GUEST: Robert Coles
I’m Richard Heffner, your host on The Open Mind. And I admit that, as I get older and older still, to a growing awareness of the very natural impairment of senses that perhaps younger people assume will remain intact forever. Oh, I know better; I’m older. I know, for instance, that sound and sight, and memory too, of course, are not as strong or firm or vigorous as once they were. But how could it be different? We weren’t meant to last forever. The machinery does slow down, does need repair at times, doesn’t usually serve as well now as then. And no doubt it would be salutary for us to deal with that fact. I know that I must. I hear less well, see more dimly. And I suspect that it is more and more limited vision that first signals us of the larger limitations of the flesh. So today I’ve invited to The Open Mind an internationally distinguished ophthalmologist, Dr. Robert S. Coles, Director of Ophthalmology at Lenox Hill Hospital, and Associate Clinical Professor at Mount Sinai Medical School, to discuss with us the problems and the opportunities related to impaired vision. Now, I know that, though a virtuoso surgeon, Dr. Coles is interested in wellness, not just illness. And I want to ask him how true it is that there are none so blind as who don’t see, and don’t do what can be done to help the vision-impaired.
Dr. Coles, what do you have to say about that?
Coles: Thank you, Dick. Well, I think ophthalmologists as a group in the medical confraternity do see, and they do have good idea of what’s necessary to curb the ravages of the loss of sight. It’s estimated that in this country, oh, approximately 500,000 people are legally blind. And each year that number increases by about 50,000. The definition of legal blindness is something which needs a little clarification, I think. Legal blindness is somebody who has vision of 20/200. And translated into ordinary terms, that would mean that a patient who sees something at 200 feet, whereas you could see it at 20 feet. So the difference becomes enormous. These people subtend an angle of only 20 degrees from the point of fixation. So that they are perfectly capable of functioning to a certain degree; but legally they are blind.
Heffner: But you’re talking about legal blindness. And it seems to me, it seems to me as I get older and older still, as I said, and there is that dimness, and so many of my friends find it not just hard to hear, but a little bit more difficult to see, that we’re all prone to, we’re all liable to, if not failing eyesight, then dimming eyesight. And how do you deal with a population that is getting older and older by far? And I’m sure that your patient population must be older now than when you began your practice.
Coles: Yes, that’s true. Actually, I would like to point out to you that this increasing loss of vision begins, the first sign that you have, Richard, that you’re getting older. The first sign of the fact that you’ve suddenly reached middle age is when you can’t read the newsprint anymore, you have to put on a pair of glasses in order to see. It’s a terrible shock. I mean, you push it away and you don’t want to admit that you see it. But that’s the first one of the senses to really, really awaken you to the fact, as you mentioned, that you’re getting older and that there isn’t too much you can do about it other than to accept it and get a pair of glasses. Sure, you can put it off for a little while by pushing the paper away and by getting glasses and increasing the illumination. But basically, as we get older, the population, as we get older, becomes heir to a whole group of diseases which the young are not heir to: glaucoma, cataracts, micro degeneration, optic nerve atrophy, and other distinct entities which involve the eye in particular, and also systemic disease. Because the eye really not only is the mirror of the soul, but it’s also the mirror of the body.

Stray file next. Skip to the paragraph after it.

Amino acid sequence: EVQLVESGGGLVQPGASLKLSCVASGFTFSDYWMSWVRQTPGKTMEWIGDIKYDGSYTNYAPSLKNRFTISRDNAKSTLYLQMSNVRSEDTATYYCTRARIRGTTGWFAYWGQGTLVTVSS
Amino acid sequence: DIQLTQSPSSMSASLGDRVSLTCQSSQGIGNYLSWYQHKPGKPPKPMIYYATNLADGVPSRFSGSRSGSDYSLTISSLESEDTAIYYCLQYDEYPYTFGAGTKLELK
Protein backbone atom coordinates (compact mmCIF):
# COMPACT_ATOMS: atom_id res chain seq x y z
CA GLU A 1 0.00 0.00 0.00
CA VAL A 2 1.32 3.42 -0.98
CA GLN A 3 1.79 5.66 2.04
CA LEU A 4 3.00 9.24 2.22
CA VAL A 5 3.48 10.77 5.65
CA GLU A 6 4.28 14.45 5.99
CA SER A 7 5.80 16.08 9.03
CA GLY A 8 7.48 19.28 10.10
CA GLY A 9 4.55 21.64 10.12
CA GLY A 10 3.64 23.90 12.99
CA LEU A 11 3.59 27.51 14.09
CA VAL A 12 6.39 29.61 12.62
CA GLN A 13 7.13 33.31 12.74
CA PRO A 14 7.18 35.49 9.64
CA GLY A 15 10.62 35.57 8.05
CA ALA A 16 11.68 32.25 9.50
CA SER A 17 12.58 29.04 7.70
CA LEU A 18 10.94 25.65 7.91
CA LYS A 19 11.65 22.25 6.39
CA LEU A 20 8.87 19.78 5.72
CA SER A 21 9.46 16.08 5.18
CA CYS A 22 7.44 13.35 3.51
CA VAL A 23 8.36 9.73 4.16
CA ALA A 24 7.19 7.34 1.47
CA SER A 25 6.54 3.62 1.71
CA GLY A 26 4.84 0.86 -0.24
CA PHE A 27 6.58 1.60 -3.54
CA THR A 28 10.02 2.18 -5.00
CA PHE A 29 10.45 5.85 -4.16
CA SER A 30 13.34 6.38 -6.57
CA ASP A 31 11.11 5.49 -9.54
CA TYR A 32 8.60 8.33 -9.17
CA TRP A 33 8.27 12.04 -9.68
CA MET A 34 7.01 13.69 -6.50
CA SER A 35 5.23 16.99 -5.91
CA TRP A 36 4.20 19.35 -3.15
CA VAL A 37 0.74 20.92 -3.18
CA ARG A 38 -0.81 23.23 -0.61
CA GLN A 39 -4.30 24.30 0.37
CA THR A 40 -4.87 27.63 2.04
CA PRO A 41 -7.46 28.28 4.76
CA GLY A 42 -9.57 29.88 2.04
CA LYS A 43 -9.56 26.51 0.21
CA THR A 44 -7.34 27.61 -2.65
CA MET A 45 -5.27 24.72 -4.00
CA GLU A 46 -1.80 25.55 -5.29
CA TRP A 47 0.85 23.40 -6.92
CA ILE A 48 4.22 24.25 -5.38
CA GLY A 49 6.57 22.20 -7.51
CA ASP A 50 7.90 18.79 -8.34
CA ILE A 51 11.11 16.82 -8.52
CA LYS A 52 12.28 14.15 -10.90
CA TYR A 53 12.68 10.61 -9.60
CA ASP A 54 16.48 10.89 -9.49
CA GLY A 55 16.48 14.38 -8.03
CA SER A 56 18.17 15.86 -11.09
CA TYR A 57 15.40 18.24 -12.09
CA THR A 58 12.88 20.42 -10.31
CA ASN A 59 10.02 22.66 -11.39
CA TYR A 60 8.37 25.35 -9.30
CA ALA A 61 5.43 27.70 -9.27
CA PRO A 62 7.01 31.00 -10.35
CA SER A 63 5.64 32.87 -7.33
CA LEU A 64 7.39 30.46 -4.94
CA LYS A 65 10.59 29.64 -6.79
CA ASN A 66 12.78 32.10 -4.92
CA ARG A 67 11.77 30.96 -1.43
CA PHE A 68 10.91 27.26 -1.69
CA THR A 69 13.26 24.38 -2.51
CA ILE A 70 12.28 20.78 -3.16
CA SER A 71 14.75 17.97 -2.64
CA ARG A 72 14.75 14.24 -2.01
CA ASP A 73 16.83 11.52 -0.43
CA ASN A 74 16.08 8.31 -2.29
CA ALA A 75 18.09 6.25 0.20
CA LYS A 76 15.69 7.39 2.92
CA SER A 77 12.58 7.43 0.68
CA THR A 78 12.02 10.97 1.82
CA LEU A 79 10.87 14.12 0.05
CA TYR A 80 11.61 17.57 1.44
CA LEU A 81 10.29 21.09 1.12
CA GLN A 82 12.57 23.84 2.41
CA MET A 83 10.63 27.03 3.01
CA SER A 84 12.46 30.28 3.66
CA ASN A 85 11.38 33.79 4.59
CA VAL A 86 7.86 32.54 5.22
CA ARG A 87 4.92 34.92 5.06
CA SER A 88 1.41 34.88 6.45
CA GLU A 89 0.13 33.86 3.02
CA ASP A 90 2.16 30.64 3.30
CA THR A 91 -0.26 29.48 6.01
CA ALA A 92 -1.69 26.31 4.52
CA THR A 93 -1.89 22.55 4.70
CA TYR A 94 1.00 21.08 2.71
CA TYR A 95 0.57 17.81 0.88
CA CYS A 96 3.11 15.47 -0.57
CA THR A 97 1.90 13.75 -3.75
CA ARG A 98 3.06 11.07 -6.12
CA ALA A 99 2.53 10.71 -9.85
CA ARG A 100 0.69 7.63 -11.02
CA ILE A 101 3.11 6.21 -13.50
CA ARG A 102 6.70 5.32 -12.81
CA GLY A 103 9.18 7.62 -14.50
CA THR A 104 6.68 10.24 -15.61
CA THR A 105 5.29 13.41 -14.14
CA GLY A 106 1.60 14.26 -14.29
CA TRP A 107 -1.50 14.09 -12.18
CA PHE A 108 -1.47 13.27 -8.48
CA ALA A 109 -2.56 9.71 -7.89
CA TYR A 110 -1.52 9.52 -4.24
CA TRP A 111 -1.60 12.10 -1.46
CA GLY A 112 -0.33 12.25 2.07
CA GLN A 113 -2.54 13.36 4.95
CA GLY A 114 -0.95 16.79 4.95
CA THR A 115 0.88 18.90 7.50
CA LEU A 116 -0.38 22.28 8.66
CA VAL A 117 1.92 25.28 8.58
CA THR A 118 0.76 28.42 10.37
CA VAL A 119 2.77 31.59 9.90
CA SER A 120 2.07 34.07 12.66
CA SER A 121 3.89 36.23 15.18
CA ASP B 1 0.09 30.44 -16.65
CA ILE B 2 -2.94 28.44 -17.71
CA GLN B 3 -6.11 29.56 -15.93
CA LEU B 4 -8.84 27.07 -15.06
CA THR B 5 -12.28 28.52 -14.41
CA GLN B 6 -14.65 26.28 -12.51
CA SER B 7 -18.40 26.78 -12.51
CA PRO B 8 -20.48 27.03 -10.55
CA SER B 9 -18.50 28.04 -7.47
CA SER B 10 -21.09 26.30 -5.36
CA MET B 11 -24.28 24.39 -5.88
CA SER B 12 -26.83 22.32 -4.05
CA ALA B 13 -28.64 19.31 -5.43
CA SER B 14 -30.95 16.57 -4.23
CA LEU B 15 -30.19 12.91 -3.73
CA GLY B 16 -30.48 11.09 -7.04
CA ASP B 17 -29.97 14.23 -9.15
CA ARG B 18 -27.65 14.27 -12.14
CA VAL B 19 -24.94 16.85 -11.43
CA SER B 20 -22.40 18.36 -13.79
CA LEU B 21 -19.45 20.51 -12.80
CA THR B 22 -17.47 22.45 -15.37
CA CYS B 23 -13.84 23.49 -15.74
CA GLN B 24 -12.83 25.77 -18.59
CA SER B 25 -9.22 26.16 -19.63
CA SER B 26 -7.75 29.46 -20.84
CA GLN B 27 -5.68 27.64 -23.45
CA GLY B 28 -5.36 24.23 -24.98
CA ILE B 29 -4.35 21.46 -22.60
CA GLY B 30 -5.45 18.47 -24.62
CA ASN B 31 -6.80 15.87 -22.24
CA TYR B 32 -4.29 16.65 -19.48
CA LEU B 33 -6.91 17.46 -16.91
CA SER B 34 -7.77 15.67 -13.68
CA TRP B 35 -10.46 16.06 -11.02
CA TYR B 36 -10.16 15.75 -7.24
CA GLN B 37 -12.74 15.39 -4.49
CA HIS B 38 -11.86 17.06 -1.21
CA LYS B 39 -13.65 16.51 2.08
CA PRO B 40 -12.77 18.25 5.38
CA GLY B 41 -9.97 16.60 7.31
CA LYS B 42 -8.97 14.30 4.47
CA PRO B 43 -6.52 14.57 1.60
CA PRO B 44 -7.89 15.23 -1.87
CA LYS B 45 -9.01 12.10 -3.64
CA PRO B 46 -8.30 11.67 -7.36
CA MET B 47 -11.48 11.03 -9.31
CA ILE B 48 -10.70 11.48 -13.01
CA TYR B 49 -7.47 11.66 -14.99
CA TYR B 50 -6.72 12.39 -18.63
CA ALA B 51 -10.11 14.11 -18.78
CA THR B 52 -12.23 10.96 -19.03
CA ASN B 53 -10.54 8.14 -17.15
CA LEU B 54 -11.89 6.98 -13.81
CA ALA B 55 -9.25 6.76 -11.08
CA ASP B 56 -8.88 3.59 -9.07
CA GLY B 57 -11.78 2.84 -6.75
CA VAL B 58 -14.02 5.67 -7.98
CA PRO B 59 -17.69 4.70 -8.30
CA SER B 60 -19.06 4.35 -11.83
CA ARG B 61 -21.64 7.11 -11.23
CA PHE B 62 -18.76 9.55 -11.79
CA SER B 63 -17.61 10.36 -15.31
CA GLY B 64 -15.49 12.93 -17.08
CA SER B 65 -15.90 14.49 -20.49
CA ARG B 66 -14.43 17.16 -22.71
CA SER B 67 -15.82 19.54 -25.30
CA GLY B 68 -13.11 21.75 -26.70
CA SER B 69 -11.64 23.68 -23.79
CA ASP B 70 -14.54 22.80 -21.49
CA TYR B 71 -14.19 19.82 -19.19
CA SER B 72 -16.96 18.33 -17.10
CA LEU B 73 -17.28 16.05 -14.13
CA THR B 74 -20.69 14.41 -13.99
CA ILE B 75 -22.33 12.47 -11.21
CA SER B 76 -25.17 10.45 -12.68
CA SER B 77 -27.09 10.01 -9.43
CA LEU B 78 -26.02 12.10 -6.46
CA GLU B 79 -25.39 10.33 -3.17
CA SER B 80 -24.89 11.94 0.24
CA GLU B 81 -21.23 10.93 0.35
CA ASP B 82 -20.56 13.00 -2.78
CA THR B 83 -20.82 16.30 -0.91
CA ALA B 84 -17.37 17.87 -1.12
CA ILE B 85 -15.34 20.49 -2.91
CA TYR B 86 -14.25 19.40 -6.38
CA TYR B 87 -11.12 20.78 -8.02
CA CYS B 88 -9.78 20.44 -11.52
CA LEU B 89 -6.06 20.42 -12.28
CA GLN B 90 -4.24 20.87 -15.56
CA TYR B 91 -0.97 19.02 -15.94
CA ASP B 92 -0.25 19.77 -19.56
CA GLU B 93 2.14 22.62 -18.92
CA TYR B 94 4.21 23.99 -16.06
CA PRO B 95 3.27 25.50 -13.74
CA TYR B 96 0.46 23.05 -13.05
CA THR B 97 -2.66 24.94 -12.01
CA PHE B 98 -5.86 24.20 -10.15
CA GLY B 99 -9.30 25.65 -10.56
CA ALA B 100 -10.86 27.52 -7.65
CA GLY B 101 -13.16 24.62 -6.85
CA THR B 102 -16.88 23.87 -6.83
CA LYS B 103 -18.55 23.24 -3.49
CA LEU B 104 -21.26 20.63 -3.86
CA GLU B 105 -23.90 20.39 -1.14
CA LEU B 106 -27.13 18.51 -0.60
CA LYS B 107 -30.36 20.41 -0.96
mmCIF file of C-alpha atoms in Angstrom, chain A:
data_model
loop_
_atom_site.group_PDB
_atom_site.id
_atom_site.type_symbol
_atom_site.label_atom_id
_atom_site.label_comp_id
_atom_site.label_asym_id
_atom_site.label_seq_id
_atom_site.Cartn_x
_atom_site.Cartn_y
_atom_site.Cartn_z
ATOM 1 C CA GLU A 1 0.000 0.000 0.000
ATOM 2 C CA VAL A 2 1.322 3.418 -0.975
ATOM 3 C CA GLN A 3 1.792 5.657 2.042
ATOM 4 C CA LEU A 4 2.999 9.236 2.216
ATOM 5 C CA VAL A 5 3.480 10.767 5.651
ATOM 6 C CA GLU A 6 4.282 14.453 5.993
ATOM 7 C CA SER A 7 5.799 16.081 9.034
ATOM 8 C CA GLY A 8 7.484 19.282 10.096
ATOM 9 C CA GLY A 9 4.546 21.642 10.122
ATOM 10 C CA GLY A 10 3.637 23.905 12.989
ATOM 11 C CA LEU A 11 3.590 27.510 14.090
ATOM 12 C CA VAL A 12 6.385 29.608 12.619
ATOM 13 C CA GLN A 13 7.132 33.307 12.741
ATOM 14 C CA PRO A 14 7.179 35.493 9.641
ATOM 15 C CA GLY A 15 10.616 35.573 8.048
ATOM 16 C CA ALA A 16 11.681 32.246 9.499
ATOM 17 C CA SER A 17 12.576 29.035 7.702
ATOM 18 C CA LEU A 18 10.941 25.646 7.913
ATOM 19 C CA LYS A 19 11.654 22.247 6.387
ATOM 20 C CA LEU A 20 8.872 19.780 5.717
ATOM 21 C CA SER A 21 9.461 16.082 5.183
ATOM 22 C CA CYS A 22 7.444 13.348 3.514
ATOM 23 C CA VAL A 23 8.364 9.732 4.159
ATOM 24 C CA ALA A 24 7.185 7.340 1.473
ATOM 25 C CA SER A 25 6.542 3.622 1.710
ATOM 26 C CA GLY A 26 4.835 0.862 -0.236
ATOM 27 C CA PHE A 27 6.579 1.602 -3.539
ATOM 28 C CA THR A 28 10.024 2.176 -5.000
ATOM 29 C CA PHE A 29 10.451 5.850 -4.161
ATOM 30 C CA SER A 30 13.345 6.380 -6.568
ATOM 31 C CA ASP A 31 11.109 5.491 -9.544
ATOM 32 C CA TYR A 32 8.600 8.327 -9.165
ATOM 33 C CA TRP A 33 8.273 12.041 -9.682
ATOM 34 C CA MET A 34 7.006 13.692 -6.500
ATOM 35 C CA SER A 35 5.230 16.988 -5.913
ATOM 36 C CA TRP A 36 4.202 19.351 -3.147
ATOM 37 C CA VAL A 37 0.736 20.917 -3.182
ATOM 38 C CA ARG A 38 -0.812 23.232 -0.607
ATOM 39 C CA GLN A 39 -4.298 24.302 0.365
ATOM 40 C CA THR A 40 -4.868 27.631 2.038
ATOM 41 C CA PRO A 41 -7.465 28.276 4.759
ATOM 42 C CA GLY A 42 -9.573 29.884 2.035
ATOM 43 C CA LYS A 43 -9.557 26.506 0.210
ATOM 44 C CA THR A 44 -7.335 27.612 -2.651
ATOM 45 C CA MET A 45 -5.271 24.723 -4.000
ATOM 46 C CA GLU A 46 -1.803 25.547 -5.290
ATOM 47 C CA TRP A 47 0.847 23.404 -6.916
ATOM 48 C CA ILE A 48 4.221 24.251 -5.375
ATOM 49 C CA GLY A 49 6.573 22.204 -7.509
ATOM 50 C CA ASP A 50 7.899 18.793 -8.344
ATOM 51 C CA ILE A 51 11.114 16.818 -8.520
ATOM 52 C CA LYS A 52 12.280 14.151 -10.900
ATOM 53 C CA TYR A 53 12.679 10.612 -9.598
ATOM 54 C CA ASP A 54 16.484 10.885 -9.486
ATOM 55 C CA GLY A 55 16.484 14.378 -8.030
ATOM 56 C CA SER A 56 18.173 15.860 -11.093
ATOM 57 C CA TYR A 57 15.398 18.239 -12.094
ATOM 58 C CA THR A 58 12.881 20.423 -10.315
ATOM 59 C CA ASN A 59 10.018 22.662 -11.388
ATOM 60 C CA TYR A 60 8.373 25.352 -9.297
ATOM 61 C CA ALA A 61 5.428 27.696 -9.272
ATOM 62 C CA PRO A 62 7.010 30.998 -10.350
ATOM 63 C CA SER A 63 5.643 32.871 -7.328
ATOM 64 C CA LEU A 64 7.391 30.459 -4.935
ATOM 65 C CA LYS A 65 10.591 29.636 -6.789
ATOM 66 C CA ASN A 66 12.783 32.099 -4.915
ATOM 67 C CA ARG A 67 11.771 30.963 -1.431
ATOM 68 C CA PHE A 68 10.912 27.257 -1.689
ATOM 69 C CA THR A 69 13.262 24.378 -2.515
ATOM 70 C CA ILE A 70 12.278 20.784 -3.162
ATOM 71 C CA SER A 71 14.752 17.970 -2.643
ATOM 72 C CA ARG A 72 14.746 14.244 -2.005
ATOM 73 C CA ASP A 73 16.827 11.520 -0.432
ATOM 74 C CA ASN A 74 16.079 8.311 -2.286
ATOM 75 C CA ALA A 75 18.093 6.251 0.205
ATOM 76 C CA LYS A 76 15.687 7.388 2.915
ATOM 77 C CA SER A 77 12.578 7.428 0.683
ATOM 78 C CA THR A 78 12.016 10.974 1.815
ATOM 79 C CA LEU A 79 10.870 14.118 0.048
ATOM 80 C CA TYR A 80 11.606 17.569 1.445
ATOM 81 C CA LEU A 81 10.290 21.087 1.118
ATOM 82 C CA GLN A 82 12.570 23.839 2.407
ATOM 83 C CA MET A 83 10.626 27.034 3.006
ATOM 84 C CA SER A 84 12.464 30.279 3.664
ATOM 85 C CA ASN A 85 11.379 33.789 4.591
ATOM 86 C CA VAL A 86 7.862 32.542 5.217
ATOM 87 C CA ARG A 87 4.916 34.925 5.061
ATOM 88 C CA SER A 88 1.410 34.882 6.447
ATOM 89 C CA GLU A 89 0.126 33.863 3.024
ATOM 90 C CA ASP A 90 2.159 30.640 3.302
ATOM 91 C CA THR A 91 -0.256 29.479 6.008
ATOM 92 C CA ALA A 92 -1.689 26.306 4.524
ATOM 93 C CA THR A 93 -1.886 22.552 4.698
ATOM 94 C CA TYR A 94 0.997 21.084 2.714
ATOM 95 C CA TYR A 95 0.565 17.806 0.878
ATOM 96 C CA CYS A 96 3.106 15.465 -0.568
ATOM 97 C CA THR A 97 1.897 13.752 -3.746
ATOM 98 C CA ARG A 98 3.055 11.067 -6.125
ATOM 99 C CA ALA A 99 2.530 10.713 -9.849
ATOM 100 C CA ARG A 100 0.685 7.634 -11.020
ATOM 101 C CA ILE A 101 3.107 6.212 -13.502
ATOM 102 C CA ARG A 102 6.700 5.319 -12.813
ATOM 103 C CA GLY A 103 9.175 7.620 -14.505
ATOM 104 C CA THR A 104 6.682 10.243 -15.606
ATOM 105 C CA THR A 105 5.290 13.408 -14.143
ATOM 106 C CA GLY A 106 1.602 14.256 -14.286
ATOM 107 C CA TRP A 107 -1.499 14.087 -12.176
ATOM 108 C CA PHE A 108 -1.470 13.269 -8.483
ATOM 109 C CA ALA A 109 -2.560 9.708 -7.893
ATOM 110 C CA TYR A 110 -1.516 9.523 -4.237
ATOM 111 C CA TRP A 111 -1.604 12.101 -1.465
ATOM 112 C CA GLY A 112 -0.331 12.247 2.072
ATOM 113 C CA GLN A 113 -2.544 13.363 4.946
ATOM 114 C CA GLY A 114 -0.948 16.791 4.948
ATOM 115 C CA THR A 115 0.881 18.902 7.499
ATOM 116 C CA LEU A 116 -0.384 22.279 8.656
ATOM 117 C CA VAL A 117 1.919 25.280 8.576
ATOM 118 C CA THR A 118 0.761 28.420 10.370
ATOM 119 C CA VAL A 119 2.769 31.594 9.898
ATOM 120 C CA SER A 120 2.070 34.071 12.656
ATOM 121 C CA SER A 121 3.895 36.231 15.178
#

Heffner: What do you mean by that? I know that it is the mirror of the soul. But how do you mean…
Coles: Well, as far as the body is concerned, body illness is reflected in the eye. I daresay that there isn’t a disease that I can think – and I’m an old internist before I became an ophthalmologist – I can’t think of a disease, Dick, that doesn’t have some manifestations in the eye. And I can look into a person’s eye and I can tell if they have hypertension, I can tell if they have arteriosclerosis, I can sometimes tell if they have leukemia, I can sometimes tell if they have cardiac disease, and so forth down the line. In other words, the eye is an integral part of the body. And it’s fascinating to think of what a wonderful organ this eye is. I mean, because of all of our sense – and we have five senses – the one which is the smallest sends the most number of sensory fibers to the brain. Exactly one-half of all the sensory fibers that go to the brain and give us our impressions come from the eye. The other half come from taste, come from touch, come from smell and come from hearing.
Heffner: From what you say, then, I gather that I wasn’t misspeaking when, in terms of my own experience and that of my friends, that I assume that that’s where it all begins, when you begin to be aware of the ravages of age is when you begin to know that your eyesight is – I won’t say failing – but dimming.